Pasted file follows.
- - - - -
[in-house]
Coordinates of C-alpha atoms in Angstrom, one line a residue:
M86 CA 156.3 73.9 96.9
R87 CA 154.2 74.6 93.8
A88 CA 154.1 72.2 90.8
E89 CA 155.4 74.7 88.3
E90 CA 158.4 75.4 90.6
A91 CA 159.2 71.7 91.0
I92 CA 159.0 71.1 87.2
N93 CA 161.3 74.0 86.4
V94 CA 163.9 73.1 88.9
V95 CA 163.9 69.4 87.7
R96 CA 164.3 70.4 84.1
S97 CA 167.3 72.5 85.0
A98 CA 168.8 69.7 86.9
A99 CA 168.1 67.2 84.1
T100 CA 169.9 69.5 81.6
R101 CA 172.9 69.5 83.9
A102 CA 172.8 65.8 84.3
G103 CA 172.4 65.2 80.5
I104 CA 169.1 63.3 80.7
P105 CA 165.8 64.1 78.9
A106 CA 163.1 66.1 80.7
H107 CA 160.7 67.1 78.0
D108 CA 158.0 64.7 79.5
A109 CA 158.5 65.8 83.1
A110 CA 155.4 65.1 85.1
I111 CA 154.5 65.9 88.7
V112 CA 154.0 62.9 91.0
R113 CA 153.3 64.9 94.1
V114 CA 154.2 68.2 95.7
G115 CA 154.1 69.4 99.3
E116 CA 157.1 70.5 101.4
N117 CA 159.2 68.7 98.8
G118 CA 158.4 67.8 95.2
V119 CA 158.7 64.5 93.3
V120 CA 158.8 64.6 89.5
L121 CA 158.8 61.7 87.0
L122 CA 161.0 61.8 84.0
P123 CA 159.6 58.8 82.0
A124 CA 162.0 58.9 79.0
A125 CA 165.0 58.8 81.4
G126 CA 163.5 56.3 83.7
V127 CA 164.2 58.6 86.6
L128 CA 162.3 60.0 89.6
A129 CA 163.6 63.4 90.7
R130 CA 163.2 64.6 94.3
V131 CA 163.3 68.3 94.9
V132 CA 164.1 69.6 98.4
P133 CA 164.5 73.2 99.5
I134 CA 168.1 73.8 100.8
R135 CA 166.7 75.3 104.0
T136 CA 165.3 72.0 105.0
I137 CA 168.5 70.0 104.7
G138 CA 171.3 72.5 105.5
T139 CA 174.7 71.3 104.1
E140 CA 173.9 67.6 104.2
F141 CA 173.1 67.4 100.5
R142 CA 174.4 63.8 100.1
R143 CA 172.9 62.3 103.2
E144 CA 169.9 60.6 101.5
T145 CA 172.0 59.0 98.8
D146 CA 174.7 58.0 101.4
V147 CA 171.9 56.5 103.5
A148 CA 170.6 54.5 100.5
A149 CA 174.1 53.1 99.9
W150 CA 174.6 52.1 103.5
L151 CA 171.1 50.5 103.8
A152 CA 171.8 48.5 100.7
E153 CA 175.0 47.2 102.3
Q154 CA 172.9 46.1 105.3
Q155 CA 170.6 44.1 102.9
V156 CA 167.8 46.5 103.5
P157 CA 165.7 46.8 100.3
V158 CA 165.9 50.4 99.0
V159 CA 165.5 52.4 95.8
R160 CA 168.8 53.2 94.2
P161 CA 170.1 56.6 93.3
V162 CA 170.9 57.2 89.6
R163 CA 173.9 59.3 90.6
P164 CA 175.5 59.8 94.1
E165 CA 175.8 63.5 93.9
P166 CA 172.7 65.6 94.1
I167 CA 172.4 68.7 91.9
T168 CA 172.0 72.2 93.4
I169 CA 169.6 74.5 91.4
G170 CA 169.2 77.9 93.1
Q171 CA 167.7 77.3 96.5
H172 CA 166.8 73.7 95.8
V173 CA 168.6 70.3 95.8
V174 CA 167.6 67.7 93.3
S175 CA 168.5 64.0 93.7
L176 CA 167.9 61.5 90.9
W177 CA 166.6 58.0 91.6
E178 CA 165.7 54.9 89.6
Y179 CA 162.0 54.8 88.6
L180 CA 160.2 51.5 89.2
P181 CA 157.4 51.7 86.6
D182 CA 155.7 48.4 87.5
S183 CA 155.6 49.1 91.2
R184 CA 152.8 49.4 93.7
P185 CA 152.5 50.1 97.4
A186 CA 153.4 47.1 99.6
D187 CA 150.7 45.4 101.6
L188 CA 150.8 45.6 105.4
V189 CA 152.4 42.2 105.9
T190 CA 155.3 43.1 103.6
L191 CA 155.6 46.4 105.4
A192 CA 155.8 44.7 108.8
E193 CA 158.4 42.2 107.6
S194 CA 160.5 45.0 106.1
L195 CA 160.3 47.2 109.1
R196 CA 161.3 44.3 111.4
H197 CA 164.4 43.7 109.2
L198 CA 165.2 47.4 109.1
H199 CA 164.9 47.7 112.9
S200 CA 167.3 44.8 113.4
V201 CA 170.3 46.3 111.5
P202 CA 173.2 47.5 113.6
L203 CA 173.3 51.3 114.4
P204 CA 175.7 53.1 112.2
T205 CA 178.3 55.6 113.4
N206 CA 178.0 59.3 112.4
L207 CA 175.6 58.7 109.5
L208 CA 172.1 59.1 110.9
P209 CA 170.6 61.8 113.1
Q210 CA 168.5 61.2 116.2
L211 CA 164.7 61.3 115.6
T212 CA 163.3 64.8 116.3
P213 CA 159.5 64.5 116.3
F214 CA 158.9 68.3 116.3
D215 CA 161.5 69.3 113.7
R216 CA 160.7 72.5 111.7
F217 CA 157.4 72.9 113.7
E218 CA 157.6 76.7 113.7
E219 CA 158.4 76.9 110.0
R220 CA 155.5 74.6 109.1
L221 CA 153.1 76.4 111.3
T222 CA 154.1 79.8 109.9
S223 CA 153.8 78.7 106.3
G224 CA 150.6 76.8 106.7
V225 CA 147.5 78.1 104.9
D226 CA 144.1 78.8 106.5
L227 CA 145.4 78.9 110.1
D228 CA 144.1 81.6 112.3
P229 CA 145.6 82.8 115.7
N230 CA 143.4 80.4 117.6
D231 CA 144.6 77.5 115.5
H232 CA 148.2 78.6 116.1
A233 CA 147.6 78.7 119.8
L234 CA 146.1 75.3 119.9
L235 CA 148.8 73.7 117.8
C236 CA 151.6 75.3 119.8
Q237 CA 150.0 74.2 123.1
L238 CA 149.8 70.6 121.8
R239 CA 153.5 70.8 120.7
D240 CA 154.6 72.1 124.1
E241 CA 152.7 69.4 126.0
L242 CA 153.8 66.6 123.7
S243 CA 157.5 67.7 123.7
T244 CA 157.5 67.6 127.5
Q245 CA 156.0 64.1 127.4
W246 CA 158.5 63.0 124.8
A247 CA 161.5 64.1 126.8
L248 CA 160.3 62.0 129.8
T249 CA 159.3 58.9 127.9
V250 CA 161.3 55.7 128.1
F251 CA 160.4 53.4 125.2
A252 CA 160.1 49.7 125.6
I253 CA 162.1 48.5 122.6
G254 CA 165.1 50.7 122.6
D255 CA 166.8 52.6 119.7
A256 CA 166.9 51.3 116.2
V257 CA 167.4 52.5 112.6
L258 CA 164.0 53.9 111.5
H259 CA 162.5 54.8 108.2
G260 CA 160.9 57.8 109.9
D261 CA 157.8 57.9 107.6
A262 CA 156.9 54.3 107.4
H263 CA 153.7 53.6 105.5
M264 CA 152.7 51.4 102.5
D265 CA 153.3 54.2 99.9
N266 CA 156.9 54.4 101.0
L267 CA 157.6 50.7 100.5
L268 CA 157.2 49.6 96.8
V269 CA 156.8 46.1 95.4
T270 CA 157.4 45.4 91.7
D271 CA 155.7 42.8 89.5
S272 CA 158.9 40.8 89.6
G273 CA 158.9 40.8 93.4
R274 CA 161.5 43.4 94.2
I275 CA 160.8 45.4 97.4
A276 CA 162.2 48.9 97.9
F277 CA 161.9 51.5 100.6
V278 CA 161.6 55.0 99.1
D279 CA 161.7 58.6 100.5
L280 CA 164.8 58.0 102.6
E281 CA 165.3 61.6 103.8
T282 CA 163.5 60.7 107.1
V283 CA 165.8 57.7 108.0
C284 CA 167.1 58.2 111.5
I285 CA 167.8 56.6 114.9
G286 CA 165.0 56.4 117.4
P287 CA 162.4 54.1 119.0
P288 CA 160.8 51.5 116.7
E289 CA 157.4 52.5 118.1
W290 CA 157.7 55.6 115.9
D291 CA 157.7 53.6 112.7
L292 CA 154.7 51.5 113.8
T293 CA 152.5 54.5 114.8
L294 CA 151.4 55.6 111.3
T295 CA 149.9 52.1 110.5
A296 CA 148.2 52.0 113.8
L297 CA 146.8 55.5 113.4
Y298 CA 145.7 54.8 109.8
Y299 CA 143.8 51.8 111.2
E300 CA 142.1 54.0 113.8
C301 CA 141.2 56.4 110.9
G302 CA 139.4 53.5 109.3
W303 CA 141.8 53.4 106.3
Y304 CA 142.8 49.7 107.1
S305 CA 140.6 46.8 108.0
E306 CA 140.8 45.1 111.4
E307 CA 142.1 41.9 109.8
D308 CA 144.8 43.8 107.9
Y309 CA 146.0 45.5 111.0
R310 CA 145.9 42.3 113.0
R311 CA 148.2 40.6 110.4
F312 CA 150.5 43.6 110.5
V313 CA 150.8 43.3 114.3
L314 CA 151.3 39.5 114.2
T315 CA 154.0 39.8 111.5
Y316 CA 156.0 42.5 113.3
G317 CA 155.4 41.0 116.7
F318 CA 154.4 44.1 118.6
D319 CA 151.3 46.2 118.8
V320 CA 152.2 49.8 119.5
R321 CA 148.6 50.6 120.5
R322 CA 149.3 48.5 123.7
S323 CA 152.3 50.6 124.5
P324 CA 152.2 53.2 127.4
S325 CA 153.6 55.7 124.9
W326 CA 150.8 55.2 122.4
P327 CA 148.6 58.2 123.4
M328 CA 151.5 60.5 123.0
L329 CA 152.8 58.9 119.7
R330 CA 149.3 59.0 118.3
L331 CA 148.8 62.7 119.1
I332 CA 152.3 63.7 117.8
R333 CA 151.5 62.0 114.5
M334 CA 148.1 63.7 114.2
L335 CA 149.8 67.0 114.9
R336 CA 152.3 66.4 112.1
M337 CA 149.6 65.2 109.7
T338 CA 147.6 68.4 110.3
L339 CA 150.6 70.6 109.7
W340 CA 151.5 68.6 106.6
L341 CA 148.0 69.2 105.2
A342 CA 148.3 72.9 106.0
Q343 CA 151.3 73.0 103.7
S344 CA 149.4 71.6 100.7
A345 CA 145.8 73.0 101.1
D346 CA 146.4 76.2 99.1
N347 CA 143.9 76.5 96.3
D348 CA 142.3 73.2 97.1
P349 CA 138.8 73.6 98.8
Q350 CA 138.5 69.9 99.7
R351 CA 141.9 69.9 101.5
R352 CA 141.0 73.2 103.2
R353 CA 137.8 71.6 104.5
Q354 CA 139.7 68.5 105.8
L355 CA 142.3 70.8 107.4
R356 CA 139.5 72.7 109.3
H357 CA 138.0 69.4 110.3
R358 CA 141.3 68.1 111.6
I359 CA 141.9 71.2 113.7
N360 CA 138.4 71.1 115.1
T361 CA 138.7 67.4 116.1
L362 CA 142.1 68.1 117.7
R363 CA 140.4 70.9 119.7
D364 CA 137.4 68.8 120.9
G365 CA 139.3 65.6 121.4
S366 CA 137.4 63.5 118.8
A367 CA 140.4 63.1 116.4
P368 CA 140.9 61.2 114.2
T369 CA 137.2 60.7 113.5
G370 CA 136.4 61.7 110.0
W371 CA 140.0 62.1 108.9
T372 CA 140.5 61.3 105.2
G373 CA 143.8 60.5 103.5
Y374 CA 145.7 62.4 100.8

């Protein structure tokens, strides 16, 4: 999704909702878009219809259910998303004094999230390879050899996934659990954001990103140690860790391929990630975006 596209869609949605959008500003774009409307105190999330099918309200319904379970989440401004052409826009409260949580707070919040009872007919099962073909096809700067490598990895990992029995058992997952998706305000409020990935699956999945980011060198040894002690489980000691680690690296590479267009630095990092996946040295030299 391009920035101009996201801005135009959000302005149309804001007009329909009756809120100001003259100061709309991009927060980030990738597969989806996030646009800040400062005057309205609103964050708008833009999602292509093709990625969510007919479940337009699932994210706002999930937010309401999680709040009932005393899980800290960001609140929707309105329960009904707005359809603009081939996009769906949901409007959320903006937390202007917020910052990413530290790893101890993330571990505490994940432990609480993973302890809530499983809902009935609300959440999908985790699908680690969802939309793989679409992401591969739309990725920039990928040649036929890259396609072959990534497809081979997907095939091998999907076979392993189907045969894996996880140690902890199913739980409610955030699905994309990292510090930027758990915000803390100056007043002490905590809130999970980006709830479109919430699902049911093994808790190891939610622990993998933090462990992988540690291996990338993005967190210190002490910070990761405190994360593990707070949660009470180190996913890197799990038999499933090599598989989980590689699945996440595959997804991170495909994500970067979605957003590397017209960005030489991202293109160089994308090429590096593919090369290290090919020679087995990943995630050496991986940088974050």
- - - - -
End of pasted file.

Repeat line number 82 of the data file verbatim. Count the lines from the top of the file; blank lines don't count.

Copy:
E165 CA 175.8 63.5 93.9